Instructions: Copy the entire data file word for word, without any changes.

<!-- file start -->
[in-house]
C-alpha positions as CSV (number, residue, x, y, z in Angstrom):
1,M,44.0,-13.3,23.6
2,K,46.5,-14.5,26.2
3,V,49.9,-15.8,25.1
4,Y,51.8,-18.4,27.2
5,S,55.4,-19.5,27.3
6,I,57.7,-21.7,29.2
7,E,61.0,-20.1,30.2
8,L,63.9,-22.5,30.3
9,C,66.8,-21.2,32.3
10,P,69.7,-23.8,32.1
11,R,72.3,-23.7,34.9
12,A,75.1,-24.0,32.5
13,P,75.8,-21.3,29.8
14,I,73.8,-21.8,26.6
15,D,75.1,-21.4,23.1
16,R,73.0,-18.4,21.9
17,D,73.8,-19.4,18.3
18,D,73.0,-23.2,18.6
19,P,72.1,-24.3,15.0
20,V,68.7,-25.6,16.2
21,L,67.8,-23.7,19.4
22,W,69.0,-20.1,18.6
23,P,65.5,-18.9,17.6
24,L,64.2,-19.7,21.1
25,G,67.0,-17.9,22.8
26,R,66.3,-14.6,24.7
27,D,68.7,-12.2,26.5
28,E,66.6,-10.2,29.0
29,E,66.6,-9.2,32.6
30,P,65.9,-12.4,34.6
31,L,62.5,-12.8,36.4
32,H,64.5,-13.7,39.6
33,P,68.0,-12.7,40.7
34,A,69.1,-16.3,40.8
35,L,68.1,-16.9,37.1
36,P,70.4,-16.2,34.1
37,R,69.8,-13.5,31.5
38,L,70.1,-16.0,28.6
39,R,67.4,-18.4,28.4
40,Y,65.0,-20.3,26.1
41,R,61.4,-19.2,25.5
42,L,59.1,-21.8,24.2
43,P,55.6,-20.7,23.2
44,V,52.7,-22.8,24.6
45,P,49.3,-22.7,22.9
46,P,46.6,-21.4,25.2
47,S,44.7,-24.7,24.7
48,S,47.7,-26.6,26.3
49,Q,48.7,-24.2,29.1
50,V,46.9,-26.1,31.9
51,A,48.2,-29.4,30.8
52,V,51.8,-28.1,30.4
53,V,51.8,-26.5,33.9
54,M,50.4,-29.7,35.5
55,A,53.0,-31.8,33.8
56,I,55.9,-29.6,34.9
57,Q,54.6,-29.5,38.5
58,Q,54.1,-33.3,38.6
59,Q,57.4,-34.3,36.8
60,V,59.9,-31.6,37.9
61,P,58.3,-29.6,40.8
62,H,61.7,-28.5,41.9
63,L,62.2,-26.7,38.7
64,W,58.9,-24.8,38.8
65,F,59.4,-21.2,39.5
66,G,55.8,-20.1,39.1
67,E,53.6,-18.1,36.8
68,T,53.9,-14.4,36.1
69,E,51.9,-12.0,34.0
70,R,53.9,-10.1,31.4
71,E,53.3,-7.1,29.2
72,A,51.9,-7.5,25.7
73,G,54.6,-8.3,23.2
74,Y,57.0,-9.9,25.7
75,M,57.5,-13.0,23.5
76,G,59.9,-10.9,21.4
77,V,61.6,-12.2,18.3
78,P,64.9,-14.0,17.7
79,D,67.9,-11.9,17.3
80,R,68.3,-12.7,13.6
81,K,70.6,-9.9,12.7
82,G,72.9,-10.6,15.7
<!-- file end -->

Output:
[in-house]
C-alpha positions as CSV (number, residue, x, y, z in Angstrom):
1,M,44.0,-13.3,23.6
2,K,46.5,-14.5,26.2
3,V,49.9,-15.8,25.1
4,Y,51.8,-18.4,27.2
5,S,55.4,-19.5,27.3
6,I,57.7,-21.7,29.2
7,E,61.0,-20.1,30.2
8,L,63.9,-22.5,30.3
9,C,66.8,-21.2,32.3
10,P,69.7,-23.8,32.1
11,R,72.3,-23.7,34.9
12,A,75.1,-24.0,32.5
13,P,75.8,-21.3,29.8
14,I,73.8,-21.8,26.6
15,D,75.1,-21.4,23.1
16,R,73.0,-18.4,21.9
17,D,73.8,-19.4,18.3
18,D,73.0,-23.2,18.6
19,P,72.1,-24.3,15.0
20,V,68.7,-25.6,16.2
21,L,67.8,-23.7,19.4
22,W,69.0,-20.1,18.6
23,P,65.5,-18.9,17.6
24,L,64.2,-19.7,21.1
25,G,67.0,-17.9,22.8
26,R,66.3,-14.6,24.7
27,D,68.7,-12.2,26.5
28,E,66.6,-10.2,29.0
29,E,66.6,-9.2,32.6
30,P,65.9,-12.4,34.6
31,L,62.5,-12.8,36.4
32,H,64.5,-13.7,39.6
33,P,68.0,-12.7,40.7
34,A,69.1,-16.3,40.8
35,L,68.1,-16.9,37.1
36,P,70.4,-16.2,34.1
37,R,69.8,-13.5,31.5
38,L,70.1,-16.0,28.6
39,R,67.4,-18.4,28.4
40,Y,65.0,-20.3,26.1
41,R,61.4,-19.2,25.5
42,L,59.1,-21.8,24.2
43,P,55.6,-20.7,23.2
44,V,52.7,-22.8,24.6
45,P,49.3,-22.7,22.9
46,P,46.6,-21.4,25.2
47,S,44.7,-24.7,24.7
48,S,47.7,-26.6,26.3
49,Q,48.7,-24.2,29.1
50,V,46.9,-26.1,31.9
51,A,48.2,-29.4,30.8
52,V,51.8,-28.1,30.4
53,V,51.8,-26.5,33.9
54,M,50.4,-29.7,35.5
55,A,53.0,-31.8,33.8
56,I,55.9,-29.6,34.9
57,Q,54.6,-29.5,38.5
58,Q,54.1,-33.3,38.6
59,Q,57.4,-34.3,36.8
60,V,59.9,-31.6,37.9
61,P,58.3,-29.6,40.8
62,H,61.7,-28.5,41.9
63,L,62.2,-26.7,38.7
64,W,58.9,-24.8,38.8
65,F,59.4,-21.2,39.5
66,G,55.8,-20.1,39.1
67,E,53.6,-18.1,36.8
68,T,53.9,-14.4,36.1
69,E,51.9,-12.0,34.0
70,R,53.9,-10.1,31.4
71,E,53.3,-7.1,29.2
72,A,51.9,-7.5,25.7
73,G,54.6,-8.3,23.2
74,Y,57.0,-9.9,25.7
75,M,57.5,-13.0,23.5
76,G,59.9,-10.9,21.4
77,V,61.6,-12.2,18.3
78,P,64.9,-14.0,17.7
79,D,67.9,-11.9,17.3
80,R,68.3,-12.7,13.6
81,K,70.6,-9.9,12.7
82,G,72.9,-10.6,15.7